Schmidt--alternately blithe and menacing and appearing to play up her own acting eccentricities--keeps Hilde's intentions a lively guessing game. The bemused, barely tolerant smile with which Borowitz (wearing costumer Marco Piemontese's beautiful floor-length dresses) says everything needed to be said about the unhappy woman.
Moore, Julian Gamble as Ragnar's dying father and Ken Cheeseman as the family doctor and friend do well in a production that should be seen--and not simply because the play may not come this way very soon again.
Okay, musical mavens, we're in the midst of what are increasingly becoming described as "immersive" productions. Already acclaimed currently are Here Lies Love (which I left after 20 minutes; go ahead, mock me) and Natasha, Pierre and the Great Comet of 1812 (which I stayed for but only enjoyed intermittently and not for the score).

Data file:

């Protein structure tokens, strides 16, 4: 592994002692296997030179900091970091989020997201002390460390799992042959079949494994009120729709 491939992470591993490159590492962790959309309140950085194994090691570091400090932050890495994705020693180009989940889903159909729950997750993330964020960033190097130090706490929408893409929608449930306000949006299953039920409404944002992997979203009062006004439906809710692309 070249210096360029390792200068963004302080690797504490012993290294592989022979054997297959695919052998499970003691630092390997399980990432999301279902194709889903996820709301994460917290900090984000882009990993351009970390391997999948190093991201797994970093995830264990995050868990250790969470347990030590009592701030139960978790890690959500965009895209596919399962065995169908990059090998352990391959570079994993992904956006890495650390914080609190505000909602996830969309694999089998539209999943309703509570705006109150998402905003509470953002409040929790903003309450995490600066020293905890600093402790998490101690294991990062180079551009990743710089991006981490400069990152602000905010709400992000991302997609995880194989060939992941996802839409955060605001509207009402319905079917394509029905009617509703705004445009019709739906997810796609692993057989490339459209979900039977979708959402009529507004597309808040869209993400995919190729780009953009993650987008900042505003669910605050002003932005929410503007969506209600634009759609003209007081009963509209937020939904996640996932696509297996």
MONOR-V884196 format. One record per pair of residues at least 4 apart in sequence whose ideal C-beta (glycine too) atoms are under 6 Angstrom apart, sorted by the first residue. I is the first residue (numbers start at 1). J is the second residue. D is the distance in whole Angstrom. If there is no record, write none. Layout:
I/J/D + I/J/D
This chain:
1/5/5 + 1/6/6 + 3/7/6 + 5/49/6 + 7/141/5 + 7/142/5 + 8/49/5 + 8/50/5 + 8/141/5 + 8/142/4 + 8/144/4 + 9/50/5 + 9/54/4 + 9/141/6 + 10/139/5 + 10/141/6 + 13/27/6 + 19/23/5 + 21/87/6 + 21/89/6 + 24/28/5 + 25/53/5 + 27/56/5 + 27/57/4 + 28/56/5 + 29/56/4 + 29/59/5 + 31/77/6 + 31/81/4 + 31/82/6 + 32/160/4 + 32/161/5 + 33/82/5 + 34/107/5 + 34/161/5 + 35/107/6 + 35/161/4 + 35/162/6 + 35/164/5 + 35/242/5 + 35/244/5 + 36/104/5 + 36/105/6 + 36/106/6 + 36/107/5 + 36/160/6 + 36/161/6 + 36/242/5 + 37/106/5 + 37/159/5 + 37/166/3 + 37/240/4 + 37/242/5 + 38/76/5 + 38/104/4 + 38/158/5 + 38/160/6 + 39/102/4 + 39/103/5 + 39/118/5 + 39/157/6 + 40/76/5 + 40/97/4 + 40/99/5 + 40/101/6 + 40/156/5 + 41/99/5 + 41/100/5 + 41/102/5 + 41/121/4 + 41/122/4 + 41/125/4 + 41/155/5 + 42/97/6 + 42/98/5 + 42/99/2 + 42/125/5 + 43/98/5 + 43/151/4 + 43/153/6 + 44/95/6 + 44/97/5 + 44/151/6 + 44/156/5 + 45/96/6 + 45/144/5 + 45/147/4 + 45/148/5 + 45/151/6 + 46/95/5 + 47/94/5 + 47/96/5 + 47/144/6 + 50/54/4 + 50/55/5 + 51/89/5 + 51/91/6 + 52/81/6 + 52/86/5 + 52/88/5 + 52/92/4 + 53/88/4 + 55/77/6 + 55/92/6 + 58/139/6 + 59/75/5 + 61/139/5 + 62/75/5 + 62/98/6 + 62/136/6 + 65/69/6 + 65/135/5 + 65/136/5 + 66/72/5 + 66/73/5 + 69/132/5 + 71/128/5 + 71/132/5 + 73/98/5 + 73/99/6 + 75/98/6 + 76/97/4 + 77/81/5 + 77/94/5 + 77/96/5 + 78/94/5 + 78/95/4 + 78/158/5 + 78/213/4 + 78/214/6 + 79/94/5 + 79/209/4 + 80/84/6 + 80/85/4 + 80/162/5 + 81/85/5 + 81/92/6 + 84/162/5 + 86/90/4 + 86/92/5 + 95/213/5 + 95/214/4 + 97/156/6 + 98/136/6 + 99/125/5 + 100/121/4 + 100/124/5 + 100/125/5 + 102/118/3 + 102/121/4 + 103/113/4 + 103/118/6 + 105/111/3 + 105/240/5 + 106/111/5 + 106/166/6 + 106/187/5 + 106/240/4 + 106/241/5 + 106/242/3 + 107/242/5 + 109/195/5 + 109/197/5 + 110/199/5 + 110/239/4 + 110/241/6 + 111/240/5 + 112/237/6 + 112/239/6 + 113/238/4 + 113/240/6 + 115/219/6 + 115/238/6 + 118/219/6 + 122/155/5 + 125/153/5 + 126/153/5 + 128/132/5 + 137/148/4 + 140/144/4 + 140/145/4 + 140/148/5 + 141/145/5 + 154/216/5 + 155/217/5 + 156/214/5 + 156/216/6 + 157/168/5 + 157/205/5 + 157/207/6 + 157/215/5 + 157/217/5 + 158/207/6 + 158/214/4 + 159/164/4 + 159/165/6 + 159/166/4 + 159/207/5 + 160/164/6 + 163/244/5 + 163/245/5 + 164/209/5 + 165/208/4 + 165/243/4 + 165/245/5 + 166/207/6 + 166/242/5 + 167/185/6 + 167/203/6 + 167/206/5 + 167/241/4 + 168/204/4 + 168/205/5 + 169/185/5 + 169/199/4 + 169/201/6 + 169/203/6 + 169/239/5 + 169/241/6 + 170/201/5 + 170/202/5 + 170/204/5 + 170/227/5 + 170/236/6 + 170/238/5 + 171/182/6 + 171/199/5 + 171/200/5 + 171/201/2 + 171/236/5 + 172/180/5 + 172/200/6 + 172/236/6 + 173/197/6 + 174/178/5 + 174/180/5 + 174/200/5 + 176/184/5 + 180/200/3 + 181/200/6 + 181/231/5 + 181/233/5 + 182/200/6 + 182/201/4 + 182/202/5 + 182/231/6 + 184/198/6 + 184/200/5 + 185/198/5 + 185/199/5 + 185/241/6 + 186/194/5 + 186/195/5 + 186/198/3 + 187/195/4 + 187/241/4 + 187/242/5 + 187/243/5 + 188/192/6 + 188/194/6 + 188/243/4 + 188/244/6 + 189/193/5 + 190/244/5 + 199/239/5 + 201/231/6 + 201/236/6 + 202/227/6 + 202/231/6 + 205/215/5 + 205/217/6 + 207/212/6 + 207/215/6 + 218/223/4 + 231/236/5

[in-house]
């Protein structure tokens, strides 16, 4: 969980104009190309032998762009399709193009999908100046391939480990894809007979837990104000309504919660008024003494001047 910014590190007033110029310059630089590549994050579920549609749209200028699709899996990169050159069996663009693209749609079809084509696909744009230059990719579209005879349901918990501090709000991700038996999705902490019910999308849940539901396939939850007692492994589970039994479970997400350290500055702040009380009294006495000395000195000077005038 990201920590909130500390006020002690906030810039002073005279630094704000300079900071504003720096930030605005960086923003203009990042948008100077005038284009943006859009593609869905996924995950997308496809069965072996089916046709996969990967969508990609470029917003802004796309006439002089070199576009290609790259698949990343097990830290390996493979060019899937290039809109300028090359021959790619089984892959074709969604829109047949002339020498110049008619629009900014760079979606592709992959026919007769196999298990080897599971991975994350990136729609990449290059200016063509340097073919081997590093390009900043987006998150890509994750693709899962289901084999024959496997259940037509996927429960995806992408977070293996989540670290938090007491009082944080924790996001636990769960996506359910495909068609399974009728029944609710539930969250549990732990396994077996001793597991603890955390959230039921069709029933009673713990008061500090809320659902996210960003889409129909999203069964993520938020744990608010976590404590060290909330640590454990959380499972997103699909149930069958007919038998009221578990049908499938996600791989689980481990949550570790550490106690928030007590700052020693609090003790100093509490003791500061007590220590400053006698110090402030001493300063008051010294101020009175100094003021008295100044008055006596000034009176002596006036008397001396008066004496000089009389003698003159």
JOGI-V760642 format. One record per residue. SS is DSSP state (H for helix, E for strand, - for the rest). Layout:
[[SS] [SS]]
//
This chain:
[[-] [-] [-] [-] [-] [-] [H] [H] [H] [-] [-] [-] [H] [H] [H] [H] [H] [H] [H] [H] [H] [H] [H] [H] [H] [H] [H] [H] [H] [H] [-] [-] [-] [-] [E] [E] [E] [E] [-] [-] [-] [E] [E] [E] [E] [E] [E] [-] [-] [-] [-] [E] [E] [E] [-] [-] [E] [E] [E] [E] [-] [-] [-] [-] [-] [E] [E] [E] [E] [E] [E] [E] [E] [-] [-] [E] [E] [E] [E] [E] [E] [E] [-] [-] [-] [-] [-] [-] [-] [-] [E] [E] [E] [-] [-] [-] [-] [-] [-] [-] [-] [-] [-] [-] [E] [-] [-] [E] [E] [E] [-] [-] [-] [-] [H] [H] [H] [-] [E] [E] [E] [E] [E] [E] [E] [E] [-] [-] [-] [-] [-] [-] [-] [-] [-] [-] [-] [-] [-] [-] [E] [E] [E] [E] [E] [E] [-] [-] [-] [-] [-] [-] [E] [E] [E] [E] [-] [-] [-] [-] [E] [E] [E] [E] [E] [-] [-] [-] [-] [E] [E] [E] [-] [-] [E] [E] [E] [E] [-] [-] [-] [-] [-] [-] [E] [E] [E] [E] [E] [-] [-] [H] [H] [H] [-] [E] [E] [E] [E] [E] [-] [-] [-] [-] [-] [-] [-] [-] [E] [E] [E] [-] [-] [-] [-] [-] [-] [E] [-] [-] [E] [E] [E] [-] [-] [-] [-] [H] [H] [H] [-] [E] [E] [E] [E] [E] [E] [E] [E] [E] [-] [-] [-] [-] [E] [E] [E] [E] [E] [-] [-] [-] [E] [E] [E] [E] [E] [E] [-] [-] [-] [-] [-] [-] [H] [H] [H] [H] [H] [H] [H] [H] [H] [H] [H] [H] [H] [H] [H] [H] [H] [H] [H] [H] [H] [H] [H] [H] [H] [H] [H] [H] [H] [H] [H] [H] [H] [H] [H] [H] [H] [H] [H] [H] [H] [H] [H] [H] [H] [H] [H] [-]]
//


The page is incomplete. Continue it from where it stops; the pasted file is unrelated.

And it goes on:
Now back and at the Union Square after its initial Manhattan Theatre Club run is Murder Ballad, which I heartily endorse--while begging that those who think these three offerings represent the inevitable musical comedy future understand the entries are only part of a trend and not the new be-all-and-end-all.
What ticket-buyers are immersed in here is the passionate triangle--possibly quadrangle--involving Sara (the absolutely striking Caissie Levy), her obsession Tom (the always throbbing Will Swenson), the homebody poet called Michael whom she marries (ever reliable John Ellison Conlee) and an unnamed narrator (the also thoroughly striking Rebecca Naomi Jones).